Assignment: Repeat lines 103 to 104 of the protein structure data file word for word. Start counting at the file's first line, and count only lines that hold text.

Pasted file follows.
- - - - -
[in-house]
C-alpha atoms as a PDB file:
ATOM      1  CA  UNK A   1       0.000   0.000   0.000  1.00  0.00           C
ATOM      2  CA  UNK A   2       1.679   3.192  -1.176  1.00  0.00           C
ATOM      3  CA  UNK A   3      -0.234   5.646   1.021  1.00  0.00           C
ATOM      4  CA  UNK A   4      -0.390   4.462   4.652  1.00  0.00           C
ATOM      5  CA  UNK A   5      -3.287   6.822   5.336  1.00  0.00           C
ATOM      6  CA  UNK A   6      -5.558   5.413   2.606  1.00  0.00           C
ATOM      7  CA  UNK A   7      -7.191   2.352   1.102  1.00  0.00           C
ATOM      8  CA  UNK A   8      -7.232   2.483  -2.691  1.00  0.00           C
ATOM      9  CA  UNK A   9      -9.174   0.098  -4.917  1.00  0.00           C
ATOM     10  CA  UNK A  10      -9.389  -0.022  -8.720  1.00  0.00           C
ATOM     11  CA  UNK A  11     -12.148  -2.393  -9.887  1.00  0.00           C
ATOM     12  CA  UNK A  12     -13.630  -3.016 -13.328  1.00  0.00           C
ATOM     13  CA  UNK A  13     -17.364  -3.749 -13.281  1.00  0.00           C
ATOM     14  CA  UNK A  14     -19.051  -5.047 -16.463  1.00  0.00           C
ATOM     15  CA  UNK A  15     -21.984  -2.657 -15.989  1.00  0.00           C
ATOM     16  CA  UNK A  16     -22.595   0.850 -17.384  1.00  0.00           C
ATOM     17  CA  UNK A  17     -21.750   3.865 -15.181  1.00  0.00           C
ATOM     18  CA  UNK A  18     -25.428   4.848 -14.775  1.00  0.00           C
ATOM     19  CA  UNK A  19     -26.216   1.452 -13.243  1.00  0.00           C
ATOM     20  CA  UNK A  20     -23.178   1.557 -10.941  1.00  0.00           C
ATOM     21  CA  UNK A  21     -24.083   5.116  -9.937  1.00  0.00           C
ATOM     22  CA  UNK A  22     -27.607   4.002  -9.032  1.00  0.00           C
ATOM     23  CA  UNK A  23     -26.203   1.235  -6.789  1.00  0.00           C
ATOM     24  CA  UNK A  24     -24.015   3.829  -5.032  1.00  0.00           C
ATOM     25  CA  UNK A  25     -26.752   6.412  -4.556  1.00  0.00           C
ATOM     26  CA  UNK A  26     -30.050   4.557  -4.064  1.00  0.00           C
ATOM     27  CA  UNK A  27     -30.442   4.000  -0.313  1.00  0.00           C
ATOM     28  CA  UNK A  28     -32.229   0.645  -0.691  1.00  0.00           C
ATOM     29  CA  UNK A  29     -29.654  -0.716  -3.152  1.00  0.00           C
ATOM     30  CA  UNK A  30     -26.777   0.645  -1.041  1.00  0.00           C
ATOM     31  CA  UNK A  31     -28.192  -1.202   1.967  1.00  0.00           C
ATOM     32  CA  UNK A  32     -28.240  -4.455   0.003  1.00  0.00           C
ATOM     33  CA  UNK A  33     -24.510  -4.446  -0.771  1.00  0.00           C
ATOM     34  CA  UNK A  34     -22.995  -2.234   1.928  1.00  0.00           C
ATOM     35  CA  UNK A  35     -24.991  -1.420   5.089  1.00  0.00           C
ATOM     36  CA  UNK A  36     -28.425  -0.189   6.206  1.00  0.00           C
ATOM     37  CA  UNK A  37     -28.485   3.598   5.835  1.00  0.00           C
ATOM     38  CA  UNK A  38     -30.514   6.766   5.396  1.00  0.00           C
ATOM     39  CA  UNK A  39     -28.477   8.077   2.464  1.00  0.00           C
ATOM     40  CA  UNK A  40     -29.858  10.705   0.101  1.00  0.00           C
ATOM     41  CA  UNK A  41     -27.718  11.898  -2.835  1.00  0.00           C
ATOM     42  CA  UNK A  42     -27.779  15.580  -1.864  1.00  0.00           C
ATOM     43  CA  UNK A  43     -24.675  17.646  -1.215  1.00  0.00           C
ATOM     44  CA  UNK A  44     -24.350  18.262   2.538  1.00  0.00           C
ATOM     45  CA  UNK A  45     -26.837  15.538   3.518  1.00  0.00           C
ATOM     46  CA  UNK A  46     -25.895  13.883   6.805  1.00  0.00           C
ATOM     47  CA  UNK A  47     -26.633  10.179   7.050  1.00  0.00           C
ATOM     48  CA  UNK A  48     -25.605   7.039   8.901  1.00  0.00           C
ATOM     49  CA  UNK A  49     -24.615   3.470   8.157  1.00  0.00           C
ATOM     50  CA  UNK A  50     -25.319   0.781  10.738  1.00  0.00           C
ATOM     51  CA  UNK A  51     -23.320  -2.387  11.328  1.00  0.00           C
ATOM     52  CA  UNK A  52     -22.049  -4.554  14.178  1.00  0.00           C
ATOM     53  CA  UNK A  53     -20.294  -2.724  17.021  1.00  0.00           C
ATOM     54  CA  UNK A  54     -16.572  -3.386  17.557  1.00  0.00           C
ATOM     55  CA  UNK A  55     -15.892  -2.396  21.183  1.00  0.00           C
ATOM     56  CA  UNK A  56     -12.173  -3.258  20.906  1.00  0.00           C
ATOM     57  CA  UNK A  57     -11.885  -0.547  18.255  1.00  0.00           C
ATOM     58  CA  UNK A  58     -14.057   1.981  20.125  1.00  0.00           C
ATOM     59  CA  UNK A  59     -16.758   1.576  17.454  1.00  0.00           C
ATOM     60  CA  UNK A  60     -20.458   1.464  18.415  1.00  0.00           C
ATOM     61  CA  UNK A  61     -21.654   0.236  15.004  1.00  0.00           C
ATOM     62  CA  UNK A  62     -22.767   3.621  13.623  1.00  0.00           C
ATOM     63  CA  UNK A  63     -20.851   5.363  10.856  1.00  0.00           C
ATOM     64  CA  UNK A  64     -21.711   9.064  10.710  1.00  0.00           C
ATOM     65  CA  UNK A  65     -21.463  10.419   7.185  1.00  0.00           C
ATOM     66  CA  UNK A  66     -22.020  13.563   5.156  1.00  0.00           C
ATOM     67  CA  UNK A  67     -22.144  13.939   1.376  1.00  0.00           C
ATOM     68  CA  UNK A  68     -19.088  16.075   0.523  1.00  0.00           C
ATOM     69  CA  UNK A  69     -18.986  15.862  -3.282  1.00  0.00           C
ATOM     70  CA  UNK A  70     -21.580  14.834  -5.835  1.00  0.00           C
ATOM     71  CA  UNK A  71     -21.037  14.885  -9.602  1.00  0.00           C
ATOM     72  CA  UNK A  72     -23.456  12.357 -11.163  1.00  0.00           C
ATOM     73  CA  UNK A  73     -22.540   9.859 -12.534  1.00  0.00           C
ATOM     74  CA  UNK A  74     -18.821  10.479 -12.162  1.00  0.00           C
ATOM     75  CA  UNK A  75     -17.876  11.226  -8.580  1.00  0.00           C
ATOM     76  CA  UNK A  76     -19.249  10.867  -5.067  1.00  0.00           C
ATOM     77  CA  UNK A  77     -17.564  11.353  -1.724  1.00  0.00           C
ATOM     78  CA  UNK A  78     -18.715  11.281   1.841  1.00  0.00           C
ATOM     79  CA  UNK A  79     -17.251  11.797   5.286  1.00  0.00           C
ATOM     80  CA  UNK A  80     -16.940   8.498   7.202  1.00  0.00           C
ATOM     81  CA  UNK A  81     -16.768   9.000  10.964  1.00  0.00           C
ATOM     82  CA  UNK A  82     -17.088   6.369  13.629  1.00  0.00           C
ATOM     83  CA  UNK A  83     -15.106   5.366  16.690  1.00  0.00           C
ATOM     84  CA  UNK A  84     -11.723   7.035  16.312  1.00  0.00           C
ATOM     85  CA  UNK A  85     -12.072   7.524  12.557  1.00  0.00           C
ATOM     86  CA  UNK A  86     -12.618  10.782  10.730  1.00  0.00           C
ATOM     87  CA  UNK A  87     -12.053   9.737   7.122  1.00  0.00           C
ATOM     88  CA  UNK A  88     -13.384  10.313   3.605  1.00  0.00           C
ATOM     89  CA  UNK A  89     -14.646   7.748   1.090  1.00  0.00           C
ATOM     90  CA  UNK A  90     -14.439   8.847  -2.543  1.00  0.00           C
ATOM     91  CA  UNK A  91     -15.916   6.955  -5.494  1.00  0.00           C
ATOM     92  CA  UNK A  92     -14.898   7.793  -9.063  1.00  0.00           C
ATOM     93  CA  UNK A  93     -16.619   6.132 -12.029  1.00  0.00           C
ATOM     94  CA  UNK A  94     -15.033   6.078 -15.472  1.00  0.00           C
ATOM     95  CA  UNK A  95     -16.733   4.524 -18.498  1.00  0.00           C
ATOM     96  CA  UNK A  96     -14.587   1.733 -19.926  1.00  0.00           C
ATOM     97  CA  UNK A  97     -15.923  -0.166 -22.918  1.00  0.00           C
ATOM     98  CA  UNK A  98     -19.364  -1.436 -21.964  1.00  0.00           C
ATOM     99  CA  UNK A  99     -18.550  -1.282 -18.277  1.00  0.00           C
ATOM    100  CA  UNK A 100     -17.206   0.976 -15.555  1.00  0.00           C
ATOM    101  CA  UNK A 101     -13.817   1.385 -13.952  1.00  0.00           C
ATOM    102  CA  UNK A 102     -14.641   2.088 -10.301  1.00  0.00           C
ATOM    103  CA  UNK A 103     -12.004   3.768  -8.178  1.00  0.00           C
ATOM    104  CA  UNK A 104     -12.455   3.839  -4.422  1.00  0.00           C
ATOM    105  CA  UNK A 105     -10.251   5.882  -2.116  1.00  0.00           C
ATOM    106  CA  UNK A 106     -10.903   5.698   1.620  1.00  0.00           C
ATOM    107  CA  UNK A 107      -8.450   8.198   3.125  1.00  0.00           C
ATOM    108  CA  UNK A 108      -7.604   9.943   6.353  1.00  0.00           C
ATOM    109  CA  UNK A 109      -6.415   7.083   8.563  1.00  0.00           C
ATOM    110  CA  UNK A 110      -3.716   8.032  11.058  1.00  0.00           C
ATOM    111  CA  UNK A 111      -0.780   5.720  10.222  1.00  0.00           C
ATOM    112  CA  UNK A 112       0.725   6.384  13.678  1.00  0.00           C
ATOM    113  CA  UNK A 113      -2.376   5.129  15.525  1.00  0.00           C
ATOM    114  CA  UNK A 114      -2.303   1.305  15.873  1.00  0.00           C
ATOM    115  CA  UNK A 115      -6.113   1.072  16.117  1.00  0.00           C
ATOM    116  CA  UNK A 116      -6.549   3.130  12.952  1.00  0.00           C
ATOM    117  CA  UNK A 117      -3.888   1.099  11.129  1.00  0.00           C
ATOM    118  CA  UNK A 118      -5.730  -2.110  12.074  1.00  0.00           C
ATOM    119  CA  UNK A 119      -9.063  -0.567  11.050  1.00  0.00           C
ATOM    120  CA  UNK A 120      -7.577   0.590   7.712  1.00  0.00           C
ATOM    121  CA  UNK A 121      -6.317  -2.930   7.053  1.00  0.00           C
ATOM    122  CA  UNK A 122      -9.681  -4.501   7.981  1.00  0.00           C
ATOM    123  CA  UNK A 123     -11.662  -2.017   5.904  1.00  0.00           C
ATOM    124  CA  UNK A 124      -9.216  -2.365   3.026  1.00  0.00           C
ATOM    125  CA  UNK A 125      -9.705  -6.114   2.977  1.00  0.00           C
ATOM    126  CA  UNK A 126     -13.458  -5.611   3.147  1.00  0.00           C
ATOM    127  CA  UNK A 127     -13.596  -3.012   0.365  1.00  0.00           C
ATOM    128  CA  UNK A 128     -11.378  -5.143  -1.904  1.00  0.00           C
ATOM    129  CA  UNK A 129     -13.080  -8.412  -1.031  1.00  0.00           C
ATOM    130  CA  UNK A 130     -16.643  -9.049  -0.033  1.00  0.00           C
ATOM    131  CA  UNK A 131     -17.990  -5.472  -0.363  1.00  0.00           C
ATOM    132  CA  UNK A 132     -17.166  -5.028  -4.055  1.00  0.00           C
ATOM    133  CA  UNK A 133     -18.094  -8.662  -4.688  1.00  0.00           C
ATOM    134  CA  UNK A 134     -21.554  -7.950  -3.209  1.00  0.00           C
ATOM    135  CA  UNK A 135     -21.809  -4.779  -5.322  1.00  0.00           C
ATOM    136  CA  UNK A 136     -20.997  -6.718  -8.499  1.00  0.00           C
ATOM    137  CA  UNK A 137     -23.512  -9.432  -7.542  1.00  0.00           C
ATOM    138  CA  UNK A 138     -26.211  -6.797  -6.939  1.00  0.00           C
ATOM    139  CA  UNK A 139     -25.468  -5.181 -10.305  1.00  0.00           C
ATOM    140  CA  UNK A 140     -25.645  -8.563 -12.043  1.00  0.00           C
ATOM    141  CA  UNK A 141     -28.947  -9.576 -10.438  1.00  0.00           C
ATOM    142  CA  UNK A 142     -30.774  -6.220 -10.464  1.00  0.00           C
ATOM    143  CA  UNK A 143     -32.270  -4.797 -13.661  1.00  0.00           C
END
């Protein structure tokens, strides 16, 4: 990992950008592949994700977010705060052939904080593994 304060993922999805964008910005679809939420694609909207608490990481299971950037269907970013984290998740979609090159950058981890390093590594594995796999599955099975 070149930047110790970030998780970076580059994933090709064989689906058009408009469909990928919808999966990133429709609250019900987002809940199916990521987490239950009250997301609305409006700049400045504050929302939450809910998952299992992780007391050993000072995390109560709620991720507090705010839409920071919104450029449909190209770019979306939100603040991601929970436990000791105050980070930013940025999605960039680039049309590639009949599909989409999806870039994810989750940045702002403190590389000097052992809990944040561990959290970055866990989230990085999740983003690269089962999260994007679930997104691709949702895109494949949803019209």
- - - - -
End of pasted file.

ATOM    101  CA  UNK A 101     -13.817   1.385 -13.952  1.00  0.00           C
ATOM    102  CA  UNK A 102     -14.641   2.088 -10.301  1.00  0.00           C